All About the Secret Tunnel Beneath Clingmans Dome
Clingmans Dome is one of the most popular destinations in the Smokies, but few people truly know what lays below! Underneath Clingmans Dome Road, an ornately decorated hidden tunnel stands alone. It’s most commonly referred to as the Thomas Divide Tunnel, but it’s also frequently called the Thomas Ridge Tunnel, the Old Mule Tunnel, or other variations. Although it was once located on a hiking trail, the secret tunnel under Clingmans Dome is now one of the park’s best hidden treasures. Here’s everything you need to know about the hidden tunnel beneath Clingmans Dome:
How it Was Built
The secret tunnel under Clingmans Dome was constructed in the 1930s by a group called the Civilian Conservation Corps. This group was created by the FDR administration to provide mostly unmarried, unemployed men with manual labor jobs that related to the conservation and maintenance of government owned land. The men built many roads, trails, bridges, and buildings. The tunnel is made mostly of stone that is locally sourced from boulders and rock veins in the Smoky Mountains and features an ornate archway on either side.
Why It Was Built
Prior to 1935, there was a trail that ran parallel to a segment of the Newfound Gap Road. After the completion of Clingmans Dome Road by the Civilian Conservation Corps in 1935, this trail had to be moved. Instead of routing this trail to cross Clingmans Dome Road, builders constructed it underneath! The tunnel not only kept hikers from having to cross the road, as well as prevented collisions between equestrian traffic and automobile traffic.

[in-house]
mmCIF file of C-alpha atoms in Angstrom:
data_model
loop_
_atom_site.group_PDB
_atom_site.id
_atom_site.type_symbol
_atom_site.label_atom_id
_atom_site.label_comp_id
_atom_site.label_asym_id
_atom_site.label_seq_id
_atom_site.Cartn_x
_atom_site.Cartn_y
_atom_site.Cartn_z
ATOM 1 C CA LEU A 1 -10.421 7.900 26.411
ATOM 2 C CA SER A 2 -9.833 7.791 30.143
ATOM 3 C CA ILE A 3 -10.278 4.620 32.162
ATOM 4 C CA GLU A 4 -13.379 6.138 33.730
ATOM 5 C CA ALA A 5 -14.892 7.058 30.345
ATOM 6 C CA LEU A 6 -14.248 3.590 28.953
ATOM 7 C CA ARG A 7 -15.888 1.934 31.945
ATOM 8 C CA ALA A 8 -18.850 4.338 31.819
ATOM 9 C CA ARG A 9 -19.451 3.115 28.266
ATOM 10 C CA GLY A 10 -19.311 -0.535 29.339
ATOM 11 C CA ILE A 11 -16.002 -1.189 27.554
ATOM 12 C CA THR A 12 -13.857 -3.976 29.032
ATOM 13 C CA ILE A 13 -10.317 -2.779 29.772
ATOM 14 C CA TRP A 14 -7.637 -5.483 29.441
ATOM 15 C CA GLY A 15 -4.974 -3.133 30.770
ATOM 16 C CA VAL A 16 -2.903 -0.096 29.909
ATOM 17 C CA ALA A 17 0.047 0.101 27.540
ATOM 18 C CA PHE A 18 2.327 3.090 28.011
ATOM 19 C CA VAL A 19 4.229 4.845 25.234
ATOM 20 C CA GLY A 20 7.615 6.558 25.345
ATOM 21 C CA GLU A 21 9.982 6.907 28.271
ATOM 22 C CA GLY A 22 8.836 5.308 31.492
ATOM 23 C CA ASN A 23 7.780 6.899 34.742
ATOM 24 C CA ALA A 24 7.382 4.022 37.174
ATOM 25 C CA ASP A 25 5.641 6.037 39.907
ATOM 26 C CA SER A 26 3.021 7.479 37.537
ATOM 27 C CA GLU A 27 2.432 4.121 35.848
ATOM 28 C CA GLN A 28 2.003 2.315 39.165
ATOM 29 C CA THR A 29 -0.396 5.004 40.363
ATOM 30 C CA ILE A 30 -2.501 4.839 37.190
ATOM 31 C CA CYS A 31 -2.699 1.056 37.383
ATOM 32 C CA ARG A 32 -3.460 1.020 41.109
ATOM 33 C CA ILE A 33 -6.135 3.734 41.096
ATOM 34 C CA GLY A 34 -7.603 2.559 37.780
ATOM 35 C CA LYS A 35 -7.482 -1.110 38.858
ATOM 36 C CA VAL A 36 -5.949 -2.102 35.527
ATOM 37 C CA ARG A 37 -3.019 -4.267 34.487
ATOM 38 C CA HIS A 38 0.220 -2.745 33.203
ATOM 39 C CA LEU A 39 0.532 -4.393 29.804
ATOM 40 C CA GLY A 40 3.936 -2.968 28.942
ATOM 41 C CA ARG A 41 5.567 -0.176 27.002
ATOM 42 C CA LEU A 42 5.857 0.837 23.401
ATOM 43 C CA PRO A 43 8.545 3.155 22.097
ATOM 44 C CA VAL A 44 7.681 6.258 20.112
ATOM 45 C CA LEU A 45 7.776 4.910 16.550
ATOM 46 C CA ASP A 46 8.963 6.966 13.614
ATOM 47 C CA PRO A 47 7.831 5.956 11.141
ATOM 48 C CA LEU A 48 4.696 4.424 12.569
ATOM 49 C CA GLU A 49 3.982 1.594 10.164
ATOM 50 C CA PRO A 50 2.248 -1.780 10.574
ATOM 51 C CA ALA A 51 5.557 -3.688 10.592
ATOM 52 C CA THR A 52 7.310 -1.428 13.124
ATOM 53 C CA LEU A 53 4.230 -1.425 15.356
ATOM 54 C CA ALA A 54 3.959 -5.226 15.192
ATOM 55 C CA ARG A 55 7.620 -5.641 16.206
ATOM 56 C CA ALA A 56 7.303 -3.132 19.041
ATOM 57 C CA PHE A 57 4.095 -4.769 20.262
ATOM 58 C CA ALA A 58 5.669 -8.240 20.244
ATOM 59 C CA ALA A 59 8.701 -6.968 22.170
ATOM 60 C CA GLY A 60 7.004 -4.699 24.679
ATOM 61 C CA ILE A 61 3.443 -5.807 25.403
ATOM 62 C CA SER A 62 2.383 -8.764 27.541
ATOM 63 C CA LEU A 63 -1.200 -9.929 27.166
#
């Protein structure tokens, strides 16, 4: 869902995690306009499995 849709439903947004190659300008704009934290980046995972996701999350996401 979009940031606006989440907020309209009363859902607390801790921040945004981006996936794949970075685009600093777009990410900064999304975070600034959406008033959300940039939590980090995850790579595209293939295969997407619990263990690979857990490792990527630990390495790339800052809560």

Where It’s Located
The tunnel is located on a trail believed to be called the Thomas Divide Trail, which used to connect to the Appalachian Trail on the far side of Clingmans Dome. In the 1960s, the Mission 66 initiative aimed to improve infrastructure in the Great Smoky Mountains National Park. One part of this plan was to reroute several old roads, including the Newfound Gap Road, in order to create smoother drives with more scenic views. The Mission 66 initiative eventually led this trail to be moved South, leaving the tunnel standing alone. Upon passing through the tunnel, you’ll find a cliff with a beautiful view where the rest of the trail once stood.
How To Find It
Just because you won’t see this tunnel on a map doesn’t mean it’s impossible to find on foot! To reach the hidden tunnel, simply follow Clingmans Dome Road to the access point. Then, park your car and continue to walk 0.2 miles up the road. When you reach the big stone bridge, head down the hill and you’ll see the tunnel!
The Great Smoky Mountains National Park attracts more visitors than any other national park, so it can be easy to get caught in a crowd. But beyond the bumper to bumper traffic of Cades Cove or the popular trails like Chimney Tops, the park has lots of hidden gems to offer those willing to look. Check out more hidden gems in the Smokies and see what else the Great Smoky Mountains National Park has to offer!